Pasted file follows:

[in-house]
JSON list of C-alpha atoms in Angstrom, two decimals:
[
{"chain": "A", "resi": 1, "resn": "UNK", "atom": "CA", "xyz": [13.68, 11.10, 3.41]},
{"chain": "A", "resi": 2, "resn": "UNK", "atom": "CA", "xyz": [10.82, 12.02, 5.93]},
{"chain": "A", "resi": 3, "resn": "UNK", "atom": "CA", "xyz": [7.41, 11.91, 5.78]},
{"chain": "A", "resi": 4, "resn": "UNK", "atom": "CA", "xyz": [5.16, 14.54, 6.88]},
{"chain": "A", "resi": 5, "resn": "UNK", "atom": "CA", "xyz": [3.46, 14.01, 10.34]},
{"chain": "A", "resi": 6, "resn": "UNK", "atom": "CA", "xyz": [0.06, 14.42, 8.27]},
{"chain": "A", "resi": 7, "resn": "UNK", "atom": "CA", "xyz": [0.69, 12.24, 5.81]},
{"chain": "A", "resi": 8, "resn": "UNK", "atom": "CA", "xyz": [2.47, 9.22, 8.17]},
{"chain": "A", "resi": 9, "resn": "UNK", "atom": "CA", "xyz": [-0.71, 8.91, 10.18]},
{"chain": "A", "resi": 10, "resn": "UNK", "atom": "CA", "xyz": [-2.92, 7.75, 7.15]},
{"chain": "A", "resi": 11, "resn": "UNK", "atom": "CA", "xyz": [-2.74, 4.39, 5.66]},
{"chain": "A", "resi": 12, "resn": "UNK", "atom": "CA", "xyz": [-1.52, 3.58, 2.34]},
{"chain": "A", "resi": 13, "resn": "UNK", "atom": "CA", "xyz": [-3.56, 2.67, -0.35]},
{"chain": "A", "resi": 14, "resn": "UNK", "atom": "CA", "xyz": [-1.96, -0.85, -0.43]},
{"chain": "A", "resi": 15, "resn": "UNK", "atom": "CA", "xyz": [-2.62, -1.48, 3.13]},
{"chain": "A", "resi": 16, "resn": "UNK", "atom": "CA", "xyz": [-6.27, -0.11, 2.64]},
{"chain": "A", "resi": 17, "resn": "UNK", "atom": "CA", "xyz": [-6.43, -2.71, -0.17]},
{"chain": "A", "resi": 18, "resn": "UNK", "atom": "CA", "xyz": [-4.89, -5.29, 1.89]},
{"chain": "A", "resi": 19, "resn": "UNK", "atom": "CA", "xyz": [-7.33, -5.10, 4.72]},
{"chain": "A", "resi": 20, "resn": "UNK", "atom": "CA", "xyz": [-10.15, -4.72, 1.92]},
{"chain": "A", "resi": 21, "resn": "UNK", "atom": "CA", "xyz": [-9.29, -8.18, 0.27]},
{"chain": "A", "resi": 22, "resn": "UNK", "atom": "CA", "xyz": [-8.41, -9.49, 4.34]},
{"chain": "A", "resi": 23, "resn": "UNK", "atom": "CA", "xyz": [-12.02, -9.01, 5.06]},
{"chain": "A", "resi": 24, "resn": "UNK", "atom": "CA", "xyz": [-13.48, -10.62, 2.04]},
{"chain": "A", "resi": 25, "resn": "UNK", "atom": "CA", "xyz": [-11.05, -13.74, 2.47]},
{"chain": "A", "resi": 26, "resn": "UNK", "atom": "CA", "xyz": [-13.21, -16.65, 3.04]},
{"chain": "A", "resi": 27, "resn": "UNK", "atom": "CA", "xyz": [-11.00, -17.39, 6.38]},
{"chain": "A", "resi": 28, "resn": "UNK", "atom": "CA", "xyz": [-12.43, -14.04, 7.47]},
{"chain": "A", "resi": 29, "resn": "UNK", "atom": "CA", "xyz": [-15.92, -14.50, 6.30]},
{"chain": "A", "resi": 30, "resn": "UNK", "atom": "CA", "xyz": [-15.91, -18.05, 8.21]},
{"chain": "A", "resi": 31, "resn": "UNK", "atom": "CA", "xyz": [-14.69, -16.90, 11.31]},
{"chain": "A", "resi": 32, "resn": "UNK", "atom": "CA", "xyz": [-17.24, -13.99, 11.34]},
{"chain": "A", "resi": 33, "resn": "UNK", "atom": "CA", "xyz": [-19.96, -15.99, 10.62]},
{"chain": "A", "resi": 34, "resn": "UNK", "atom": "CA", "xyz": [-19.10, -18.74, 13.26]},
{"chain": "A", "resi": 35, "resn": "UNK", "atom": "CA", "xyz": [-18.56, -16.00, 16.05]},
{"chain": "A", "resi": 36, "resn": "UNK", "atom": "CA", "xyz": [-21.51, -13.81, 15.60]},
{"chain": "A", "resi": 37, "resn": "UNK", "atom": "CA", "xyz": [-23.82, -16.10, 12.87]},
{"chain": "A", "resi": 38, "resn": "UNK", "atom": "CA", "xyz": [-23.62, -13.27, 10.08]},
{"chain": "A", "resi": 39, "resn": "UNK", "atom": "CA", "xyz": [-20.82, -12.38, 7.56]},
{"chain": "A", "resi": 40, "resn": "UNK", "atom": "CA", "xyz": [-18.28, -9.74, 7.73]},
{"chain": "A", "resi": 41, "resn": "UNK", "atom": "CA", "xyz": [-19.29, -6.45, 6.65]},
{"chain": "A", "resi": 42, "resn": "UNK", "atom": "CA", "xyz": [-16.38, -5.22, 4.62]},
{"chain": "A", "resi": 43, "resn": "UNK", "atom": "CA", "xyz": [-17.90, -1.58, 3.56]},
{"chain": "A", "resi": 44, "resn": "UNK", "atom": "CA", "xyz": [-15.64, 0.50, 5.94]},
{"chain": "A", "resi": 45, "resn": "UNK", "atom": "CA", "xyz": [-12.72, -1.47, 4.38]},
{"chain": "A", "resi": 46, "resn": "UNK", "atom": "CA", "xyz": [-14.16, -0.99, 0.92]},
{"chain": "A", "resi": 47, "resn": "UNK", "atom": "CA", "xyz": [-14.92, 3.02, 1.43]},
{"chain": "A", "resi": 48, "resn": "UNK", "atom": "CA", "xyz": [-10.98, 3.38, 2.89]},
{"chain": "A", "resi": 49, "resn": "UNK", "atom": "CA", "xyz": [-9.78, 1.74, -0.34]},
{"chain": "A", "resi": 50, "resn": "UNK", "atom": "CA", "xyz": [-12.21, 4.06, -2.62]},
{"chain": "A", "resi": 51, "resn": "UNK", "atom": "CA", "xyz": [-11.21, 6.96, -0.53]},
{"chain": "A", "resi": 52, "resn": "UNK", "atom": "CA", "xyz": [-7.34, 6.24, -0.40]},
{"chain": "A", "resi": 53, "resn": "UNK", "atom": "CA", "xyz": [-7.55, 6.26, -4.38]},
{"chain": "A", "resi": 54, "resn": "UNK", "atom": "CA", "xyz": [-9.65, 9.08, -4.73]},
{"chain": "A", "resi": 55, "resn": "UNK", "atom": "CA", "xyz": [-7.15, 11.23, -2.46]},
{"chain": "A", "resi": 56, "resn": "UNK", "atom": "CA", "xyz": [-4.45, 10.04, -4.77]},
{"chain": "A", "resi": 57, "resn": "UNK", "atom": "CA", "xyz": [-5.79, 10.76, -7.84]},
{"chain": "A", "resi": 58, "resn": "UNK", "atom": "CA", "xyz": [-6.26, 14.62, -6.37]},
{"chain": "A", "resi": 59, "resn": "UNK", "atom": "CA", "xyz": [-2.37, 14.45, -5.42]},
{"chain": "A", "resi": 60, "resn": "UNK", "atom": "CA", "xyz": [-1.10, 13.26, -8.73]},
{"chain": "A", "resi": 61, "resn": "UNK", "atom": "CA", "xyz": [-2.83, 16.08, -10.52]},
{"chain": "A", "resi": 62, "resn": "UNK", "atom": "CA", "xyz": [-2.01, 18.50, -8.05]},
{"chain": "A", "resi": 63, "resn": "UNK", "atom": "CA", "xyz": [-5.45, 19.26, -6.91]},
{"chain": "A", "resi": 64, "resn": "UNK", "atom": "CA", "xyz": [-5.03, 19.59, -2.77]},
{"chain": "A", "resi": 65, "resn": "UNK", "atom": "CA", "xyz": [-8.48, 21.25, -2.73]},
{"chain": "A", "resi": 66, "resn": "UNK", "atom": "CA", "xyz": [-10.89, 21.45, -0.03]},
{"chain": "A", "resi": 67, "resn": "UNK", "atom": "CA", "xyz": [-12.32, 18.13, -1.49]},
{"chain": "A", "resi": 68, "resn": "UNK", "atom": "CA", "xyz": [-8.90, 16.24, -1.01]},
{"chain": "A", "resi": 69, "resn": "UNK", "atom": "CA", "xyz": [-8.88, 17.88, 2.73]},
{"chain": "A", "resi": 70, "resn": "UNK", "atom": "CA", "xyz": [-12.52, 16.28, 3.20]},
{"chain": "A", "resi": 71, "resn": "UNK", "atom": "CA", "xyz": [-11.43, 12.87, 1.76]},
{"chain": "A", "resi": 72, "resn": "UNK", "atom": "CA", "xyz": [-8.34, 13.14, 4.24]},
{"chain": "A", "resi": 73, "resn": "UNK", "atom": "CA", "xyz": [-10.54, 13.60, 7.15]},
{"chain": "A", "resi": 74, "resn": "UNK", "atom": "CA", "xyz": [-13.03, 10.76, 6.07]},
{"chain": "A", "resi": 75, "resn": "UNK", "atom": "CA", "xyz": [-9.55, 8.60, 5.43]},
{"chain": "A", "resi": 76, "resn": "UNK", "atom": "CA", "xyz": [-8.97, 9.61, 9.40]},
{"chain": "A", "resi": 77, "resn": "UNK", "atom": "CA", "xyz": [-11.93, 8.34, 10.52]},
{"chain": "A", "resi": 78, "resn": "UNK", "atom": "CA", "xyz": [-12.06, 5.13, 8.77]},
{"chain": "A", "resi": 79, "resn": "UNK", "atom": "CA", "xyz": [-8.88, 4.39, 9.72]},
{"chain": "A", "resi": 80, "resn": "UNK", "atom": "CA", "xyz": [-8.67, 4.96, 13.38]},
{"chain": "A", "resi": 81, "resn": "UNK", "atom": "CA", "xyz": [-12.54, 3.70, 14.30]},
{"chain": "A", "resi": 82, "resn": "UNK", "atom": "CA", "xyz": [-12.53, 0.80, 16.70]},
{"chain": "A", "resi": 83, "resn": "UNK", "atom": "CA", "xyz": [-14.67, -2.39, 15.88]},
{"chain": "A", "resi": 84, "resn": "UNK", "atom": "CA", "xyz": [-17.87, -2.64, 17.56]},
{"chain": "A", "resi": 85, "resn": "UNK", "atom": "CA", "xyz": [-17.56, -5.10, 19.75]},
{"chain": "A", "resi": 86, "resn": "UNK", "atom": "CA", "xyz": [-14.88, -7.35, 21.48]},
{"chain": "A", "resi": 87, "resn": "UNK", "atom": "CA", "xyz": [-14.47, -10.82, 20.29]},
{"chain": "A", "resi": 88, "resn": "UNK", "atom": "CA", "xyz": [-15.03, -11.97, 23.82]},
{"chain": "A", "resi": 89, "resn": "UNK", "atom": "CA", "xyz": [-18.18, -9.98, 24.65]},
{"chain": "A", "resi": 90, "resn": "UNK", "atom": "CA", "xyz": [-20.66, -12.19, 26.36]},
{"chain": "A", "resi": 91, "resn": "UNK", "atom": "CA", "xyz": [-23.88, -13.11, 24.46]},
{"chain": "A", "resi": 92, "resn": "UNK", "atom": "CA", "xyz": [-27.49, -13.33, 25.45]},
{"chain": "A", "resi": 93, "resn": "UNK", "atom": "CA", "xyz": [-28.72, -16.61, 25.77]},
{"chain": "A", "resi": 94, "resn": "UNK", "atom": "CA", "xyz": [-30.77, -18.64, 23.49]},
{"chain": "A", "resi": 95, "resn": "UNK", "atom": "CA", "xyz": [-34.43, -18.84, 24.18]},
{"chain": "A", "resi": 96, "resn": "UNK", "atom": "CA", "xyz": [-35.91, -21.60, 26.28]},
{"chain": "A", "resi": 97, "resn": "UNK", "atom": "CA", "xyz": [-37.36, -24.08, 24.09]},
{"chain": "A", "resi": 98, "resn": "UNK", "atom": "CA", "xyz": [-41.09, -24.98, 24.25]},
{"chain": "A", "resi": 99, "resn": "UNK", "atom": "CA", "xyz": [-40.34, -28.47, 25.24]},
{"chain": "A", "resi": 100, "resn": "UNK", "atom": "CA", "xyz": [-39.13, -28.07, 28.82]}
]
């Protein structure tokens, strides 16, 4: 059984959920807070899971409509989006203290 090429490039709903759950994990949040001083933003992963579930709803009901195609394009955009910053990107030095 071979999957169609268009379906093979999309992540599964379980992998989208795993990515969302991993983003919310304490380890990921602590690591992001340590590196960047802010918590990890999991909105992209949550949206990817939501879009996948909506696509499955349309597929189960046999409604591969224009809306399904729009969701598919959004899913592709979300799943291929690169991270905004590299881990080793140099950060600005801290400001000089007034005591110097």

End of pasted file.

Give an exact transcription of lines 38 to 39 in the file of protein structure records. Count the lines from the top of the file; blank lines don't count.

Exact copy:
{"chain": "A", "resi": 35, "resn": "UNK", "atom": "CA", "xyz": [-18.56, -16.00, 16.05]},
{"chain": "A", "resi": 36, "resn": "UNK", "atom": "CA", "xyz": [-21.51, -13.81, 15.60]},